So, I think Primetime Adventures is a great game. So great a game, that we might well ask why we don’t just use it for everything. Well, because of reasons.

Let me unpack that a bit. Some time ago, I was promulgating the notion that most of what makes a successful instance of RPG play is shared genre-expectations among the people at the table. I still think that this is true.

Primetime Adventures is a game with some powerful mechanisms for getting everyone at the table to share those genre-expectations. It’s a one-two punch: first the pitch, where everyone at the table gets in the same general area of idea-space, and then fanmail, which works[1] as a feedback mechanism to let players tell each other “yes, more of that, please!”

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  1. When it works. It can and does fail. []

And on to night three. It was Primetime Adventures, by Matt Wilson. John ran it, Dan, Kate, Thaddaeus and I played. We decided on a show that ended up feeling like The IT Crowd meets Sliders, and it worked pretty well as a concept. I played the nerdy highschool protagonist, Kate my military brat tomboy friend, Dan my wisecracking grandmother, and Thad the entitled rich guy in town. We got sucked into a parallel world (where we were in a steampunk fascist America at war with communist Canada) and hijinks ensued.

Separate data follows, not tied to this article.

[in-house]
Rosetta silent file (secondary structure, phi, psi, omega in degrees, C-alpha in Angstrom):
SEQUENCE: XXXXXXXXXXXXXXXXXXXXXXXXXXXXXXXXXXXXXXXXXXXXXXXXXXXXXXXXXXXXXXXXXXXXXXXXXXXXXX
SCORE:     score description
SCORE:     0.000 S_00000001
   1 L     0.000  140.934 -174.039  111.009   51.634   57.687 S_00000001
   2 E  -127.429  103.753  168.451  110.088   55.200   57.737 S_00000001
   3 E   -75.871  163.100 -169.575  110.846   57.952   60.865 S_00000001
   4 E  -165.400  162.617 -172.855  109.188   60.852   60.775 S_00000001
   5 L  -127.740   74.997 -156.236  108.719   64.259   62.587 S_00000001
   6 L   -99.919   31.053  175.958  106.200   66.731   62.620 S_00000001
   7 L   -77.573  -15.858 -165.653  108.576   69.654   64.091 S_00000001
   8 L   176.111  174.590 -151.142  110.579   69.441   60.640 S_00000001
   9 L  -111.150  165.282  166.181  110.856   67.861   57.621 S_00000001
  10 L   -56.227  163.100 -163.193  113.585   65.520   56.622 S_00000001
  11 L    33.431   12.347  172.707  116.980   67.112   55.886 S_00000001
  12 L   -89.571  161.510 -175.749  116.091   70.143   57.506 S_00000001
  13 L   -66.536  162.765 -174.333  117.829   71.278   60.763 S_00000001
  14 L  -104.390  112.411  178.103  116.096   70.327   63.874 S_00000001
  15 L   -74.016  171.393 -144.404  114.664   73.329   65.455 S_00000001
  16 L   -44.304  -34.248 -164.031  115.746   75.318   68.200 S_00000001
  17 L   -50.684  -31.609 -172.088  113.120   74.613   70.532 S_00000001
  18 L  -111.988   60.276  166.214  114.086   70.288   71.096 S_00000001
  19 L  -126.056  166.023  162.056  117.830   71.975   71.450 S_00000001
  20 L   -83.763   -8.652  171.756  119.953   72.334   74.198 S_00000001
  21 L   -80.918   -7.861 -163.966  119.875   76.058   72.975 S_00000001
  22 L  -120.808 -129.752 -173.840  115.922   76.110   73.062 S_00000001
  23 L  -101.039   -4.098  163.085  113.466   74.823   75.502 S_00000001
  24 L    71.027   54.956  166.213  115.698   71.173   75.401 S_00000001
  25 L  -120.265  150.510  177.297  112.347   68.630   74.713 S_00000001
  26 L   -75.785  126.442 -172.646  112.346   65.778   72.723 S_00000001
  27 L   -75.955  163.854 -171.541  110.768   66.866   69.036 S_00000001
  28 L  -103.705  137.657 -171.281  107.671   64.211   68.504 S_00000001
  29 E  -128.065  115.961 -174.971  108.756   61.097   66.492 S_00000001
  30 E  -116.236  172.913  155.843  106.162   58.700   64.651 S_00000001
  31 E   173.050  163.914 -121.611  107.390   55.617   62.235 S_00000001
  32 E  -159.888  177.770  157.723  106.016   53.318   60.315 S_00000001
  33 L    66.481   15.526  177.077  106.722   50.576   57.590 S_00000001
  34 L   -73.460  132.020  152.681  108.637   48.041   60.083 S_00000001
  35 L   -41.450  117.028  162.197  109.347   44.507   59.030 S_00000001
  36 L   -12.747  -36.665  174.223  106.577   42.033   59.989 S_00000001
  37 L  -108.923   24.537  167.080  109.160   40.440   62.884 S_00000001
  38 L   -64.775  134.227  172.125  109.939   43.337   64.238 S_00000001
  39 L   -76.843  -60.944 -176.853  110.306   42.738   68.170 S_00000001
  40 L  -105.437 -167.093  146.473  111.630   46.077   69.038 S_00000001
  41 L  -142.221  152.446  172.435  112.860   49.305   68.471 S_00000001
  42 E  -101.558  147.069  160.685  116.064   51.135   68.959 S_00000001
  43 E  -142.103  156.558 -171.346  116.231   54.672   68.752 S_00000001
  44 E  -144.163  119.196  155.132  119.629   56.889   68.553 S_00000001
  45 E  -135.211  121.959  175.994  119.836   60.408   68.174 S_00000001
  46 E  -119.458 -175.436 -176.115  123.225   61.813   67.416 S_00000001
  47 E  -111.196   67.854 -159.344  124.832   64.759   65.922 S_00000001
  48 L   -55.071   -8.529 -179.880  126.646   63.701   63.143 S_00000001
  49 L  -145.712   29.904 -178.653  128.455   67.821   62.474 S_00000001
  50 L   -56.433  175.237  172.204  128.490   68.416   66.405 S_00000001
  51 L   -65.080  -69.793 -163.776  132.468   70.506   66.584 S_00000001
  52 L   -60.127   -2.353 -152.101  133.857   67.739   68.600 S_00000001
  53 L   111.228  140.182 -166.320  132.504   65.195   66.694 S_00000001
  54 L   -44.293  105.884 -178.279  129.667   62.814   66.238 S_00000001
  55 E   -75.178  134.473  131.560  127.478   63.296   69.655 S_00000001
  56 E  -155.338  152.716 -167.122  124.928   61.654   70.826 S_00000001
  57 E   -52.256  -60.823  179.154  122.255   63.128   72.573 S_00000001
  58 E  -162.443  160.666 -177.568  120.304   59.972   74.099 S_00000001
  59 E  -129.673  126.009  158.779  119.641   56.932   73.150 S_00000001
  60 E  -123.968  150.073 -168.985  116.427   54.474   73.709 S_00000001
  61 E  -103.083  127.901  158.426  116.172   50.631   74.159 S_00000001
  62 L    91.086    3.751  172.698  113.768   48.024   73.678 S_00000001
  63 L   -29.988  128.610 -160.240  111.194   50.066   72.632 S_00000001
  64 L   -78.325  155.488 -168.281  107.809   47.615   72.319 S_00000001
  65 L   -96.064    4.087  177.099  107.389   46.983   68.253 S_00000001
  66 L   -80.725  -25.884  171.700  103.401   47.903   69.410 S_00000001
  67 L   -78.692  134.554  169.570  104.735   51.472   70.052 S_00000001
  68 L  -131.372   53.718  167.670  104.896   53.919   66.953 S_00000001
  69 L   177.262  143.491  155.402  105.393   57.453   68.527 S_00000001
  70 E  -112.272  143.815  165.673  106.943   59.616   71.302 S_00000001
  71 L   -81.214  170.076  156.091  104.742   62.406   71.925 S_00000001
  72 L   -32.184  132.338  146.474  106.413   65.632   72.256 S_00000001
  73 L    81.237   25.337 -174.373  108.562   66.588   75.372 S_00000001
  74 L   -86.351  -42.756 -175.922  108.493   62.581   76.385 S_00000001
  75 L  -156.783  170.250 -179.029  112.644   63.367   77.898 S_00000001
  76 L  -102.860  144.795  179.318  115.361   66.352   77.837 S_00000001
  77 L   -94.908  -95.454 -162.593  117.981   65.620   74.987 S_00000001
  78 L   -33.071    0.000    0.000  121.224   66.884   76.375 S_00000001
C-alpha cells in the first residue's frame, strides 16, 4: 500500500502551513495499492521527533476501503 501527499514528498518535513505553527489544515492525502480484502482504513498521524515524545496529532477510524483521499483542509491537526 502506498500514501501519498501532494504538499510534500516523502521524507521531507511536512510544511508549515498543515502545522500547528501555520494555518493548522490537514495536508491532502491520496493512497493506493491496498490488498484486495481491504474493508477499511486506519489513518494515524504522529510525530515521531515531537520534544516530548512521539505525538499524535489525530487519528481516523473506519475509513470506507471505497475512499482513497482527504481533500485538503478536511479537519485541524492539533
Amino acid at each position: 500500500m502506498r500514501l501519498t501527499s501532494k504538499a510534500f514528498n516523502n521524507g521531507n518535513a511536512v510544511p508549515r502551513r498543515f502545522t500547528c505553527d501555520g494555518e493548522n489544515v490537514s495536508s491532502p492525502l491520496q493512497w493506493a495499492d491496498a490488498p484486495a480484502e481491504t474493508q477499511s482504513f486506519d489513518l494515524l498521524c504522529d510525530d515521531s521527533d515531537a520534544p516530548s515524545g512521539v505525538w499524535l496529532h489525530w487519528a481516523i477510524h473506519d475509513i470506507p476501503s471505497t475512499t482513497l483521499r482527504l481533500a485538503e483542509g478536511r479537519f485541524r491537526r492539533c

The game was hilarious and great fun. Having two semi-comedians at the table certainly helped, and it helped them earn a lot of fanmail. It was immediately clear how the fanmail mechanic was the real point of the system, and having some people who were great at working with it made the system shine.

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So, this coming week, we of Transneptune (with some friends) are going to spend this coming week trying a different game every night. And we’re gonna post about it.

Here’s the schedule:

Hopefully, the posts will go up the day after, but they might be delayed if we’re busy. Which we probably will be.